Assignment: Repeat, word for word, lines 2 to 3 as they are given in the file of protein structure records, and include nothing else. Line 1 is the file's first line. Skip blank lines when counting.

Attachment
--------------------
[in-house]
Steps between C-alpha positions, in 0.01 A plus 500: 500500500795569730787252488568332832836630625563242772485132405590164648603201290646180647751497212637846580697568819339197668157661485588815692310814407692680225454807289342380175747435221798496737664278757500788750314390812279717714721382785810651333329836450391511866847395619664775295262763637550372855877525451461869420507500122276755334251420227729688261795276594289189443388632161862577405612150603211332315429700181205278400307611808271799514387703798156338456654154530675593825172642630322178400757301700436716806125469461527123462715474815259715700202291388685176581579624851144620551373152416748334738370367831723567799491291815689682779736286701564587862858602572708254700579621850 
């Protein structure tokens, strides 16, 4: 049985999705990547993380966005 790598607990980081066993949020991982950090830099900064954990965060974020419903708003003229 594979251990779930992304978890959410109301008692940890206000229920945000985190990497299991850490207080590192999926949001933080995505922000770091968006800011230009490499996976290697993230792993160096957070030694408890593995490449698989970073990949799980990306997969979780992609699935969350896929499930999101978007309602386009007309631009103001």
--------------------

Steps between C-alpha positions, in 0.01 A plus 500: 500500500795569730787252488568332832836630625563242772485132405590164648603201290646180647751497212637846580697568819339197668157661485588815692310814407692680225454807289342380175747435221798496737664278757500788750314390812279717714721382785810651333329836450391511866847395619664775295262763637550372855877525451461869420507500122276755334251420227729688261795276594289189443388632161862577405612150603211332315429700181205278400307611808271799514387703798156338456654154530675593825172642630322178400757301700436716806125469461527123462715474815259715700202291388685176581579624851144620551373152416748334738370367831723567799491291815689682779736286701564587862858602572708254700579621850 
């Protein structure tokens, strides 16, 4: 049985999705990547993380966005 790598607990980081066993949020991982950090830099900064954990965060974020419903708003003229 594979251990779930992304978890959410109301008692940890206000229920945000985190990497299991850490207080590192999926949001933080995505922000770091968006800011230009490499996976290697993230792993160096957070030694408890593995490449698989970073990949799980990306997969979780992609699935969350896929499930999101978007309602386009007309631009103001």